AIAIAI announces a Headphones for Life initiative
The headphone manufacturer is taking back unused headphones to combat e-waste
Responsible design has long been at the core of the AIAIAI ethos, strengthened today by the company’s latest pledge to combat electronic waste.
Understanding that e-waste is a growing problem on our supercharged planet, which in the music industry is a byproduct of equipment like synthesizers, samplers, drum machines and digital audio workstations, AIAIAI has introduced a lifetime trade-in service for its headphones. This means that users can send in used or non-functional TMA-1 or TMA-2 headphones or parts and receive credit toward a future purchase.
Because the design of its headphones is modular, this initiative allows for individual components to be swapped out (as opposed to a single piece that needs to be replaced should it fail), not only maximizing their sustainability (by minimizing their impact) but also maximizing the value and cost of the headphones to the consumer. Buy one pair, and keep it for life.
“We believe that everyone deserves a product that will allow them to experience music in the best way possible, and without the need to constantly buy new versions,” reads a press statement by AI AI AI. “We are therefore focusing on creating the conditions where users will only need to invest in one pair of headphones for life."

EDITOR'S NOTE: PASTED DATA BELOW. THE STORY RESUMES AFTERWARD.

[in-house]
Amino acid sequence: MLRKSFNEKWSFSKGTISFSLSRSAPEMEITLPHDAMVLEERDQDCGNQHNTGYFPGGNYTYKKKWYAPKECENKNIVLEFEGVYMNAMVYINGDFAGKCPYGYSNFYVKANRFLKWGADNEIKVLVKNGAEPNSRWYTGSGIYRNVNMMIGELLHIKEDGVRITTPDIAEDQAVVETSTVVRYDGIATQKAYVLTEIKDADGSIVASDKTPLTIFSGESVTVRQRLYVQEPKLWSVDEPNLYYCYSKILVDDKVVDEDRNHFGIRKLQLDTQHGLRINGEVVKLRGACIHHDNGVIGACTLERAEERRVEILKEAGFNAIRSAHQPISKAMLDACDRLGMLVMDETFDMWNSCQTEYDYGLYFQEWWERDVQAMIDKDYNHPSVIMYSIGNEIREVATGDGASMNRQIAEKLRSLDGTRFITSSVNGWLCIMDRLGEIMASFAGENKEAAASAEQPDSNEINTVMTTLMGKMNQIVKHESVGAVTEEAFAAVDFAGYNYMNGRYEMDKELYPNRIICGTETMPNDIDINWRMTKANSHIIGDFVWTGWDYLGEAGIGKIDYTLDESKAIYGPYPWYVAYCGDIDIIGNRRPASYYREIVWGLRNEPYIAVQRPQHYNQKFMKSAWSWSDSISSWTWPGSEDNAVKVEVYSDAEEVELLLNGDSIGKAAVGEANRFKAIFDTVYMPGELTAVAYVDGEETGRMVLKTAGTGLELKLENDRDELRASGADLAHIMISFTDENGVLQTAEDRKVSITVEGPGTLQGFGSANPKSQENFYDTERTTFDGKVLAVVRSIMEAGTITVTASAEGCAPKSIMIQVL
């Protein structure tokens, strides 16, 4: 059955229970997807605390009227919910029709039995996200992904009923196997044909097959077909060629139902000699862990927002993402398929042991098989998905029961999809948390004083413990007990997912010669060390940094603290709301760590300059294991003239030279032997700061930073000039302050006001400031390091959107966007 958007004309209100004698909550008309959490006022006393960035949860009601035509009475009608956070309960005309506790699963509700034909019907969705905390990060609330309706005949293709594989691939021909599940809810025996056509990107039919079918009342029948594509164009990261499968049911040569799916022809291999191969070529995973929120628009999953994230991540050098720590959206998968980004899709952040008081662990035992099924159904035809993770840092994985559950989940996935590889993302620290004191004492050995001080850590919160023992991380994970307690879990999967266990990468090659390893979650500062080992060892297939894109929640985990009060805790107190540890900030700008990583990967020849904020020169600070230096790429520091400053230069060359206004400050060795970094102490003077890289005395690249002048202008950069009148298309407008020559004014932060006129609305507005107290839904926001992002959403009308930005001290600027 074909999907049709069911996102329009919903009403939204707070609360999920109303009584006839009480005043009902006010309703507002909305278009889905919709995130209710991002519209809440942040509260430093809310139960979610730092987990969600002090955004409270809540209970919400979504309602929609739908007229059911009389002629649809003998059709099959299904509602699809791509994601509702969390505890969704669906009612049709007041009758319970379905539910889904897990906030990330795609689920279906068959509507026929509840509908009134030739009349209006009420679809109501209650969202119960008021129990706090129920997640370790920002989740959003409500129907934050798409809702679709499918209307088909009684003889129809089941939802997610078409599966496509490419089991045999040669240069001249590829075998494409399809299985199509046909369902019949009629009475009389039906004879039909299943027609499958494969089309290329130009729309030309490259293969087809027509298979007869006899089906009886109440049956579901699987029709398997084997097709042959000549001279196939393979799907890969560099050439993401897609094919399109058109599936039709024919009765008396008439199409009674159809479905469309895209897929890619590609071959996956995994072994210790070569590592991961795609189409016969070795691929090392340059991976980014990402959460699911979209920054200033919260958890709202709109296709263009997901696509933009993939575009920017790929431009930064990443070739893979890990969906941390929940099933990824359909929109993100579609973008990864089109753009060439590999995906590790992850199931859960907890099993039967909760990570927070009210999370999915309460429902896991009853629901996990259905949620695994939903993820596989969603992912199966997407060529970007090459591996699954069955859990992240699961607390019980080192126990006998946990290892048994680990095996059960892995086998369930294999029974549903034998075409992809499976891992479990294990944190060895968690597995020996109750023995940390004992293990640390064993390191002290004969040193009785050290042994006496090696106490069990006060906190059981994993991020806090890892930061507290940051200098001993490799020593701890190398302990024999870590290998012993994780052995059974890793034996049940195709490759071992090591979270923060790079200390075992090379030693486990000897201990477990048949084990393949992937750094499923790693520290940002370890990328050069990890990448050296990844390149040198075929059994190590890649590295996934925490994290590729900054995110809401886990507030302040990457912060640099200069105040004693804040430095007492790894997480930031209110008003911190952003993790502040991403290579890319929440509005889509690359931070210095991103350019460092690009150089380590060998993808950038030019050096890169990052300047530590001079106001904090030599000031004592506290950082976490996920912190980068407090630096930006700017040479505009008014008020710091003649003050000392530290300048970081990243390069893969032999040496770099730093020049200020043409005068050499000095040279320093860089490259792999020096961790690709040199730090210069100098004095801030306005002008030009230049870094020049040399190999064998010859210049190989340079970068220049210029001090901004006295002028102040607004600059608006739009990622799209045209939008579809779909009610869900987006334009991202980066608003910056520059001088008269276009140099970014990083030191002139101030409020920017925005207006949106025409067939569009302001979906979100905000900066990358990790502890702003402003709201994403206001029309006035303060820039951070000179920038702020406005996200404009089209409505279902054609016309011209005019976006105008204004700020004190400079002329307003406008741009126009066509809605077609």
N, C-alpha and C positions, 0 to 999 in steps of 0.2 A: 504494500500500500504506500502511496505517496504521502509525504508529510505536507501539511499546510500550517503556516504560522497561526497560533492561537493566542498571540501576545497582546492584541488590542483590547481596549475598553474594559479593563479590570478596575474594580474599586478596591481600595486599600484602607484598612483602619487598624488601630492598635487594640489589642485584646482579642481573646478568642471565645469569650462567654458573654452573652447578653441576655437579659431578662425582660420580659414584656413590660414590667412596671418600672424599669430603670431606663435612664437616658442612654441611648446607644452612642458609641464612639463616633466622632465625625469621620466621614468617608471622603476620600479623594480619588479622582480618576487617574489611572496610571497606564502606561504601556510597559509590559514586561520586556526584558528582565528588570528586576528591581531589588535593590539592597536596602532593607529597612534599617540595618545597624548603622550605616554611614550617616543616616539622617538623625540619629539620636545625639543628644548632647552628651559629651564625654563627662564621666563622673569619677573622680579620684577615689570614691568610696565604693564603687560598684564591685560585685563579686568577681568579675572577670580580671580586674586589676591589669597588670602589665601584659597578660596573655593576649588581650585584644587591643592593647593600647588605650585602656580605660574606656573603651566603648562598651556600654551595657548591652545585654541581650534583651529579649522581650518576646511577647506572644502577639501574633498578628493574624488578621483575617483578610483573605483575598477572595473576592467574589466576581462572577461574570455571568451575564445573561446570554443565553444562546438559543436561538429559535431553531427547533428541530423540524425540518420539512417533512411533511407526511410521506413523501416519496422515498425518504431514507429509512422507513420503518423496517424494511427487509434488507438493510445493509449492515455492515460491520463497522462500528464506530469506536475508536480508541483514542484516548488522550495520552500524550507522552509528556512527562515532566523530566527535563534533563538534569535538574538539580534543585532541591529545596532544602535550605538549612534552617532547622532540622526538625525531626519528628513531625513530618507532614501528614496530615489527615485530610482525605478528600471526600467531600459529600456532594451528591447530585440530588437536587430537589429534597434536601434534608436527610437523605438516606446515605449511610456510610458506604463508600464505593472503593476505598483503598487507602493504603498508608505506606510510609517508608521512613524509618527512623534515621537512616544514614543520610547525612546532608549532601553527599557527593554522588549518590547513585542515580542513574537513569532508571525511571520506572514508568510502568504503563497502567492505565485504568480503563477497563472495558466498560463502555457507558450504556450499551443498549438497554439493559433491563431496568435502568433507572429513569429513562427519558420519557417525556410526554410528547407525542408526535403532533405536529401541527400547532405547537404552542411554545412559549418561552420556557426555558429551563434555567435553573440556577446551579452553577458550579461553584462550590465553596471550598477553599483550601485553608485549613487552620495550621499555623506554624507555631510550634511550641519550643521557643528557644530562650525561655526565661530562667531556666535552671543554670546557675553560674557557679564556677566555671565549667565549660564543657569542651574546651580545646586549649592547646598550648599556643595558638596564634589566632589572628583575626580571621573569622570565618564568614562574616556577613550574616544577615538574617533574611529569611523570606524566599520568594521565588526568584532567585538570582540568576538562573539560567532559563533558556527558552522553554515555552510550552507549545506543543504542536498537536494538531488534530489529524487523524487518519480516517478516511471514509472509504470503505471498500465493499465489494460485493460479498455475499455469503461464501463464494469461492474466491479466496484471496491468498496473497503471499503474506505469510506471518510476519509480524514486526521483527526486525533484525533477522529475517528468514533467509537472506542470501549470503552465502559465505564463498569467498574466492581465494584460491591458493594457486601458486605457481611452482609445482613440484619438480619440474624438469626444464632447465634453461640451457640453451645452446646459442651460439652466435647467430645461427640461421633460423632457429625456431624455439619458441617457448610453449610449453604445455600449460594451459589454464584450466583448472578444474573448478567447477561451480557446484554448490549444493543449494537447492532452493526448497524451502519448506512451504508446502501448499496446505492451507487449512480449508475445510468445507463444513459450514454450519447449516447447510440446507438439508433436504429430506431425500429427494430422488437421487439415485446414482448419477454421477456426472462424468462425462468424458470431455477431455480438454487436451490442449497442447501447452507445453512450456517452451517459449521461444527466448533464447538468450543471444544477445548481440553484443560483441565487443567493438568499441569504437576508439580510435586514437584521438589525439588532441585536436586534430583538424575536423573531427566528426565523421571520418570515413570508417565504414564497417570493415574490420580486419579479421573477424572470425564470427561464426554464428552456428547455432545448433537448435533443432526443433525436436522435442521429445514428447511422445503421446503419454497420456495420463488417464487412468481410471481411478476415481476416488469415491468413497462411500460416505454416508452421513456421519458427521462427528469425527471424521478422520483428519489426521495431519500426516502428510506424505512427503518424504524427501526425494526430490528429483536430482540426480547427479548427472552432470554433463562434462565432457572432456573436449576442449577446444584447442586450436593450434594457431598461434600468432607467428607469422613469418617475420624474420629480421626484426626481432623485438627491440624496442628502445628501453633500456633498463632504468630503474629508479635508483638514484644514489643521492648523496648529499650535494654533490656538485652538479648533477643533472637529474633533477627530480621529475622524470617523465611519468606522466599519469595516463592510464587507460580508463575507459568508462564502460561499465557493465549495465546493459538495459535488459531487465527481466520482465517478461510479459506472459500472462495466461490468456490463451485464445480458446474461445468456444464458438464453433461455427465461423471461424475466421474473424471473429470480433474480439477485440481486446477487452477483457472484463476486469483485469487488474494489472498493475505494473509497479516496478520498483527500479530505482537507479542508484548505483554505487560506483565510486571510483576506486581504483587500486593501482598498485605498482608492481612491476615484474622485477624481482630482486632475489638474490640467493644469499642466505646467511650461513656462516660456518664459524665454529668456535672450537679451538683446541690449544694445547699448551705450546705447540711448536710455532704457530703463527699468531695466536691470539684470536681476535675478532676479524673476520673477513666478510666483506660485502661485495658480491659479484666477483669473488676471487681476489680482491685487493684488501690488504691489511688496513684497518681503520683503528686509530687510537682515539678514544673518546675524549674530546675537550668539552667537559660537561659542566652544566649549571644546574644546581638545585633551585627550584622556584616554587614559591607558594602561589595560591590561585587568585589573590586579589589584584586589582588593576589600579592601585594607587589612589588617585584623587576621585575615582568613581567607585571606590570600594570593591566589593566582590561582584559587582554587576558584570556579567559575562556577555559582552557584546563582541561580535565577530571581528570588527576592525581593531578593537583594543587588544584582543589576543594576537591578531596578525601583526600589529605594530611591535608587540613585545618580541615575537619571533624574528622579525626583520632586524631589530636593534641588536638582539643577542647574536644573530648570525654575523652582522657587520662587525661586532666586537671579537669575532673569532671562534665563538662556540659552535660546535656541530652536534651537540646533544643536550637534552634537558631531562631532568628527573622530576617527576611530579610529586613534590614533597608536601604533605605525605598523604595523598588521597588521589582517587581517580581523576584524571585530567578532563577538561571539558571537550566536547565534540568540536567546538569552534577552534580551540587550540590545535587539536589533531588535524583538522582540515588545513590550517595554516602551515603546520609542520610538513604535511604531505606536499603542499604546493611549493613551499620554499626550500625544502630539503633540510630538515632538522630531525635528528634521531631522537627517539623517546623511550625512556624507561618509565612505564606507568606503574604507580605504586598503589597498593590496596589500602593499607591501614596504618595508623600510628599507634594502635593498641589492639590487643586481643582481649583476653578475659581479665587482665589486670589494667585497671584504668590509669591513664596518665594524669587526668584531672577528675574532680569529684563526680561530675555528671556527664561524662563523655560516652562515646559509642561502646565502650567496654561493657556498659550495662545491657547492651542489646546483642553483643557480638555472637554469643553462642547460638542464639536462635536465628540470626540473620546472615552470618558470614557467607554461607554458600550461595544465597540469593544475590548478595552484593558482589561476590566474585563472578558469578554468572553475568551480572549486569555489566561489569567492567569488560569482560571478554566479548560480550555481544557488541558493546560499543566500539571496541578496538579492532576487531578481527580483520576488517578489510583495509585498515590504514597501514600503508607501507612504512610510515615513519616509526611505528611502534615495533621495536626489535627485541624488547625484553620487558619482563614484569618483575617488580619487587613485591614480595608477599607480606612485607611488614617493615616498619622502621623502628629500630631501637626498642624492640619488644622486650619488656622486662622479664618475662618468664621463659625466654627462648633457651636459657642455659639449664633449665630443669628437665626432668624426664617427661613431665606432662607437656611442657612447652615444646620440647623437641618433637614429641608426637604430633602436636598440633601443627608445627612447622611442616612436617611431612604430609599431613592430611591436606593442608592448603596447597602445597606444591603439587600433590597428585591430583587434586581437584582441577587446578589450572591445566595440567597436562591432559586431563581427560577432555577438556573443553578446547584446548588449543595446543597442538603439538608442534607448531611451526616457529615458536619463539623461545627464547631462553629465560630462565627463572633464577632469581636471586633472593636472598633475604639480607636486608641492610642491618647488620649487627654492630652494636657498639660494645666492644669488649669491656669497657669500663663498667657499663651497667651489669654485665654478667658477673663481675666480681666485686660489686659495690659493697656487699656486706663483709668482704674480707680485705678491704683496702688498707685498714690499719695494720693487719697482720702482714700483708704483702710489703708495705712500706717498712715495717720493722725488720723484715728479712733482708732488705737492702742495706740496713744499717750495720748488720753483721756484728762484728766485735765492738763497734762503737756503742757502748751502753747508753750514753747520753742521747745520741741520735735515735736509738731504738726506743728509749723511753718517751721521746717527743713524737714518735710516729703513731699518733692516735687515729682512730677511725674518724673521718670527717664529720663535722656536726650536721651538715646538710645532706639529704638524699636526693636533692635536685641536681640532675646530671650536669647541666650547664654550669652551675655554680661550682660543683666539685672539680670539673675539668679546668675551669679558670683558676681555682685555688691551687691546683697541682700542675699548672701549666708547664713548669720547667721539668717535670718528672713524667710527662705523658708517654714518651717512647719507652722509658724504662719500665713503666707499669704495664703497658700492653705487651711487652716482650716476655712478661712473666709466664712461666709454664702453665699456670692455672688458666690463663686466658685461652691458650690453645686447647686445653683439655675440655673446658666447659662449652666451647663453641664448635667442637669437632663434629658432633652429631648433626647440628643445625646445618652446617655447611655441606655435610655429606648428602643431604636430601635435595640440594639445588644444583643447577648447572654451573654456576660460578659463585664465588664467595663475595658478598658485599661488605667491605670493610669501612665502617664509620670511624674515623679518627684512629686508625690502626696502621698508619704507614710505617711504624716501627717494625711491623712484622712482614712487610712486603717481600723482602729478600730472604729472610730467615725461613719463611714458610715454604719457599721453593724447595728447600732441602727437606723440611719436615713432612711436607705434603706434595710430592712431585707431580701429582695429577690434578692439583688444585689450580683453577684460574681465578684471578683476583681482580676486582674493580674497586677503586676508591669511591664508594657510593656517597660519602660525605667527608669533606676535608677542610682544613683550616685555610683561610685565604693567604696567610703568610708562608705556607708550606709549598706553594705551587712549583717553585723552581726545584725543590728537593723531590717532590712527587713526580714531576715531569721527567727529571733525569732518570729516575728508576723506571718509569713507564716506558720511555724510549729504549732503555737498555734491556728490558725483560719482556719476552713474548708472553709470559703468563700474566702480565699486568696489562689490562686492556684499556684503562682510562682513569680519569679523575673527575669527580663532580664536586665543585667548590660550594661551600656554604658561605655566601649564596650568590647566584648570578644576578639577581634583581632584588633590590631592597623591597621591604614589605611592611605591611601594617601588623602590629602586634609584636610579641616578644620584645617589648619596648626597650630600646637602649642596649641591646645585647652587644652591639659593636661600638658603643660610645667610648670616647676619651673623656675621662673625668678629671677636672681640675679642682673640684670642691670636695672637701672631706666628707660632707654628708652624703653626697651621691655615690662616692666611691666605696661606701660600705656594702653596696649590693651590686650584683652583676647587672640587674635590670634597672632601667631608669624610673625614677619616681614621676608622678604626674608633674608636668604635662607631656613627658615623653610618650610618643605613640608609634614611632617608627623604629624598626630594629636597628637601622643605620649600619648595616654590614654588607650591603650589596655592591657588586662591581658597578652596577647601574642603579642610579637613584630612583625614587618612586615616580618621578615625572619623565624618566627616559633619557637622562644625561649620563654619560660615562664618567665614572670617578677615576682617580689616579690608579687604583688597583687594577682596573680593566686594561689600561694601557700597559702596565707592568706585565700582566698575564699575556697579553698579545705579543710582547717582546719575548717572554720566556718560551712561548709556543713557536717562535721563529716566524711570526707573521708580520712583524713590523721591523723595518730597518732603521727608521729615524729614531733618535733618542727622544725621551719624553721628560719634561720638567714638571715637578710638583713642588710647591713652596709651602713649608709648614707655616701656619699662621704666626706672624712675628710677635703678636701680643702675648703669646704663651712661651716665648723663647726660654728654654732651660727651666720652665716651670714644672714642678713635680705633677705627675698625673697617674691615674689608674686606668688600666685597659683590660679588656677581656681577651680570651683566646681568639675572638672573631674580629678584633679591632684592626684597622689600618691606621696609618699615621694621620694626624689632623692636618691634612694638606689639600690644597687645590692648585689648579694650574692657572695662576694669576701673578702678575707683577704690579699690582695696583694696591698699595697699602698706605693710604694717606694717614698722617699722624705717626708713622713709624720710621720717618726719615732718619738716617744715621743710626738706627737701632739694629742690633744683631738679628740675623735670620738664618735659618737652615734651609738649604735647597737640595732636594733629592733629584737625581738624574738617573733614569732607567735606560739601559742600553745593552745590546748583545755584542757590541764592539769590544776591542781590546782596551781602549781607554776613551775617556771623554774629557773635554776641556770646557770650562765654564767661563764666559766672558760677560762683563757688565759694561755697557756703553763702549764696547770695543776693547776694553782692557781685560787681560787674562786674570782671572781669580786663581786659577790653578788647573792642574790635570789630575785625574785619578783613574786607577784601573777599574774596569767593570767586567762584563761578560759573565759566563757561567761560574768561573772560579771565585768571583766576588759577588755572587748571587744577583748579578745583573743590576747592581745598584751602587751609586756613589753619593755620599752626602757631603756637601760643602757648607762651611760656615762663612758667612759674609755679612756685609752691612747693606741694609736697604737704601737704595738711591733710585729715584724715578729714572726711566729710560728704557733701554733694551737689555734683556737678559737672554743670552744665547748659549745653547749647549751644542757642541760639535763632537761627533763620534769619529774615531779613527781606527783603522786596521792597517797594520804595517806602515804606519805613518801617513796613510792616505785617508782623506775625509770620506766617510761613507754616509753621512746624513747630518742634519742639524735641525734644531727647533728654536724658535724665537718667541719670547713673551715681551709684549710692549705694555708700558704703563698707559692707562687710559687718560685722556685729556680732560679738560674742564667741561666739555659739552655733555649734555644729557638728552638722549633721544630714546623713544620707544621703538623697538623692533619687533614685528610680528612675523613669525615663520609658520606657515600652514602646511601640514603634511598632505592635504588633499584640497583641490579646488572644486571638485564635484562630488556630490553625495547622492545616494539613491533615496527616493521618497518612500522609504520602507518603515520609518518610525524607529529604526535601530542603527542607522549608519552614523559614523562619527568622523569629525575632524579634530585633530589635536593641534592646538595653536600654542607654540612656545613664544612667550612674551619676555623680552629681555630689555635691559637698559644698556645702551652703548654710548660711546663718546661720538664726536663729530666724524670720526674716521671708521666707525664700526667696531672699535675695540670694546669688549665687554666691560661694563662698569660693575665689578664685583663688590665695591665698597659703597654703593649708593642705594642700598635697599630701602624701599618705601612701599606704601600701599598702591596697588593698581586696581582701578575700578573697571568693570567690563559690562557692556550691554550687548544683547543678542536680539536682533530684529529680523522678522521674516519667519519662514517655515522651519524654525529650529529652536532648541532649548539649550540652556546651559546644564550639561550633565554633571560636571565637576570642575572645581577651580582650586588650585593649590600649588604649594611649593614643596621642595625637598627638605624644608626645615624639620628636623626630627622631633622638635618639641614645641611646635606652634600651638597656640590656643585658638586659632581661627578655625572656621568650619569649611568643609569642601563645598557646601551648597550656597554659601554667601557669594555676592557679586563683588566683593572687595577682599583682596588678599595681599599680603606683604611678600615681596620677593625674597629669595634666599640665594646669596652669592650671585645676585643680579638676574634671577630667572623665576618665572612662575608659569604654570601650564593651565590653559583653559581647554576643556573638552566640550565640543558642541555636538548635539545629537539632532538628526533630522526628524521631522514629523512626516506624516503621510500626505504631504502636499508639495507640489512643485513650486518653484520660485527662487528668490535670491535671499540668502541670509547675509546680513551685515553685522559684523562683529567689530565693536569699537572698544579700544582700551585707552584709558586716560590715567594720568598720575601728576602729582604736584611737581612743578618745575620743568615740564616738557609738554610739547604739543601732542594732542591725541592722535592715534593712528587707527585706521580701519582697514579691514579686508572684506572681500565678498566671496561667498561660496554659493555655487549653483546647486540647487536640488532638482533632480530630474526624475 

According to AIAIAI, in a 2021 report by the Green Music Initiative, the music industry in Europe generated approximately 350,000 metric tons of CO2 emissions and 114,000 metric tons of waste in 2019.
The rapid pace of technological advancement is a huge factor in the short shelf life of electronic music production equipment.
A similar 2020 report by the United Nations University estimated that the total amount of e-waste generated worldwide was 53.6 million metric tons in 2019. Only 17.4% of this waste is properly collected and recycled.
The Headphones for Life campaign is the latest in AIAIAI’s longstanding commitment to responsible design. In December, the brand launched a similar scheme called Remixed that allows consumers to trade in, repair and repurpose their used headphones.